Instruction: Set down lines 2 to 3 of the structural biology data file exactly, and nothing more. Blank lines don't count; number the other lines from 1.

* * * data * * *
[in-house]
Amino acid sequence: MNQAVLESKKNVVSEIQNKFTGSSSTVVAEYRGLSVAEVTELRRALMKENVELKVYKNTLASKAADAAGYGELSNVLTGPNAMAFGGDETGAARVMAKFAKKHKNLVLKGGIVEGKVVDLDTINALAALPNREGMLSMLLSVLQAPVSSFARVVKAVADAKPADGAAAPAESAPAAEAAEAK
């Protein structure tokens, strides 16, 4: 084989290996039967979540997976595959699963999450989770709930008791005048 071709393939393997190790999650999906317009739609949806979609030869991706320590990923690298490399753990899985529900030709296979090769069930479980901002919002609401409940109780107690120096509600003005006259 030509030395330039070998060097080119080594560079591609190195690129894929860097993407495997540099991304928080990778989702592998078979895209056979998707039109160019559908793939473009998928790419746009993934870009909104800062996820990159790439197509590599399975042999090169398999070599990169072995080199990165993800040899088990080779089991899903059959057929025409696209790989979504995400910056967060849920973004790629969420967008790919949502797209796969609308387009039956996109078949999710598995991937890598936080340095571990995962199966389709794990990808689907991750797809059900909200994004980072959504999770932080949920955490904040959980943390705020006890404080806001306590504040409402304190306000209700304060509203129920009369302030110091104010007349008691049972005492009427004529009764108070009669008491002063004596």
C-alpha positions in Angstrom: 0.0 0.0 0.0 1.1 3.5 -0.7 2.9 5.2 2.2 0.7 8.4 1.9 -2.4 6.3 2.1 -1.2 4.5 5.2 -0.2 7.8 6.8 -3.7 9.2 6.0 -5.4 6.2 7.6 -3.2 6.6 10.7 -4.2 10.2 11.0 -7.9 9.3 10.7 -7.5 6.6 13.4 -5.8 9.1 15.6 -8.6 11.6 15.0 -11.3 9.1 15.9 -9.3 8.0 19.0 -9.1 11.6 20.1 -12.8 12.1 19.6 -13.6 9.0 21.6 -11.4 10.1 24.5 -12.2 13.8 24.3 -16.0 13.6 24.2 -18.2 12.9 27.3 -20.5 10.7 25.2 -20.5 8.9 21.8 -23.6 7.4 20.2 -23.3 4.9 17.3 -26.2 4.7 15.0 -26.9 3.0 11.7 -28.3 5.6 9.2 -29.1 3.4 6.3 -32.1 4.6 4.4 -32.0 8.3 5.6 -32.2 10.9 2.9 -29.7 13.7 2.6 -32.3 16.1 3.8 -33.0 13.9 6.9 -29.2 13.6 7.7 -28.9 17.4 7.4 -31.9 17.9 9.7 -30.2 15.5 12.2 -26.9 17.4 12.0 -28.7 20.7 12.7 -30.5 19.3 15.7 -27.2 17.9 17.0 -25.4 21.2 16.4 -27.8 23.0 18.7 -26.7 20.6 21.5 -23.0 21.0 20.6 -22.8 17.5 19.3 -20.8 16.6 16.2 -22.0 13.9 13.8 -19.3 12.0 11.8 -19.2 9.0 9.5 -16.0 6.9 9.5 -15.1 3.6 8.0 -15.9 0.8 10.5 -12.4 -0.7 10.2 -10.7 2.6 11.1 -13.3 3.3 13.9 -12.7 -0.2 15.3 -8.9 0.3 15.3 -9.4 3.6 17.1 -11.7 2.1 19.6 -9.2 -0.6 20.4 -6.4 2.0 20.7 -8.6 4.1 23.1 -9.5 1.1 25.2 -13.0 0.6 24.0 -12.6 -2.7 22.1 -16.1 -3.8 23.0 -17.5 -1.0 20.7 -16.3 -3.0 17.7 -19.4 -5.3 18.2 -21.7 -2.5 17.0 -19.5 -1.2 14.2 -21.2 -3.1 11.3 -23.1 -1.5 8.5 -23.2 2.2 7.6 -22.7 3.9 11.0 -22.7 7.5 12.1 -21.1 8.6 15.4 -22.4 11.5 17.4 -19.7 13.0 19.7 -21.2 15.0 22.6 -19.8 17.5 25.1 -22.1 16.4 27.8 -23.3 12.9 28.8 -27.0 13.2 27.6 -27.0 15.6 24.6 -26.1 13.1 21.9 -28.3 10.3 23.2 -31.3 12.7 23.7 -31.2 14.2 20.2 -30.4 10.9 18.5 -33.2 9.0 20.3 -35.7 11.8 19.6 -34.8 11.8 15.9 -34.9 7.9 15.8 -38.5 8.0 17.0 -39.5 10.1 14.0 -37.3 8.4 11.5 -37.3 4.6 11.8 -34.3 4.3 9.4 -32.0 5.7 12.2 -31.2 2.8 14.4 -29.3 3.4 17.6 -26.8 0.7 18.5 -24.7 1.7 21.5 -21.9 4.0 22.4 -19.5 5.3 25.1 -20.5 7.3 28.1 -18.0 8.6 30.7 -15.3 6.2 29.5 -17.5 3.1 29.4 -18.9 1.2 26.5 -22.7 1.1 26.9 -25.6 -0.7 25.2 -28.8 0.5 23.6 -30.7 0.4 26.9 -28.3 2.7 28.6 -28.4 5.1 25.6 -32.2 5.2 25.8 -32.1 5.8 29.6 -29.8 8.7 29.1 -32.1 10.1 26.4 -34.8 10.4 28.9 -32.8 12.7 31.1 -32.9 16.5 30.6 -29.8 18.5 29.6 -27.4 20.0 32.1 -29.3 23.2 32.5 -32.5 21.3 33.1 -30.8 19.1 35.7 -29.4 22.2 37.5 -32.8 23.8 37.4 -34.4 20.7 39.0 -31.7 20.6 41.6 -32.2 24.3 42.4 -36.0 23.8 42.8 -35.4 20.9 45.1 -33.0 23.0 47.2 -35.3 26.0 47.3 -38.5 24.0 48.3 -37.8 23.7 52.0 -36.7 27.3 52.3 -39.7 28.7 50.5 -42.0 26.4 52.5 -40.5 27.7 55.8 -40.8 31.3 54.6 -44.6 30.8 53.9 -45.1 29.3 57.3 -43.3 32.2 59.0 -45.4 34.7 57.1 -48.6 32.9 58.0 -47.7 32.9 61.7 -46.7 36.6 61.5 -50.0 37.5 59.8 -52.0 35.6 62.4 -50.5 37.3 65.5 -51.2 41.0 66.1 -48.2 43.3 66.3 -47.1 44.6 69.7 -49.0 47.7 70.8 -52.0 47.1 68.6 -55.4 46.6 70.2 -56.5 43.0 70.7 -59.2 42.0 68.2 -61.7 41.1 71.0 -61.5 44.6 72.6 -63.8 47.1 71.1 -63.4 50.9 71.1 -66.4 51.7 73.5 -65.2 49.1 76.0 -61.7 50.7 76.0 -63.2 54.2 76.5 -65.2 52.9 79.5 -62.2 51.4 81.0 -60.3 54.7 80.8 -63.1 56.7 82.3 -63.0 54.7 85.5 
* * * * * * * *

Amino acid sequence: MNQAVLESKKNVVSEIQNKFTGSSSTVVAEYRGLSVAEVTELRRALMKENVELKVYKNTLASKAADAAGYGELSNVLTGPNAMAFGGDETGAARVMAKFAKKHKNLVLKGGIVEGKVVDLDTINALAALPNREGMLSMLLSVLQAPVSSFARVVKAVADAKPADGAAAPAESAPAAEAAEAK
């Protein structure tokens, strides 16, 4: 084989290996039967979540997976595959699963999450989770709930008791005048 071709393939393997190790999650999906317009739609949806979609030869991706320590990923690298490399753990899985529900030709296979090769069930479980901002919002609401409940109780107690120096509600003005006259 030509030395330039070998060097080119080594560079591609190195690129894929860097993407495997540099991304928080990778989702592998078979895209056979998707039109160019559908793939473009998928790419746009993934870009909104800062996820990159790439197509590599399975042999090169398999070599990169072995080199990165993800040899088990080779089991899903059959057929025409696209790989979504995400910056967060849920973004790629969420967008790919949502797209796969609308387009039956996109078949999710598995991937890598936080340095571990995962199966389709794990990808689907991750797809059900909200994004980072959504999770932080949920955490904040959980943390705020006890404080806001306590504040409402304190306000209700304060509203129920009369302030110091104010007349008691049972005492009427004529009764108070009669008491002063004596």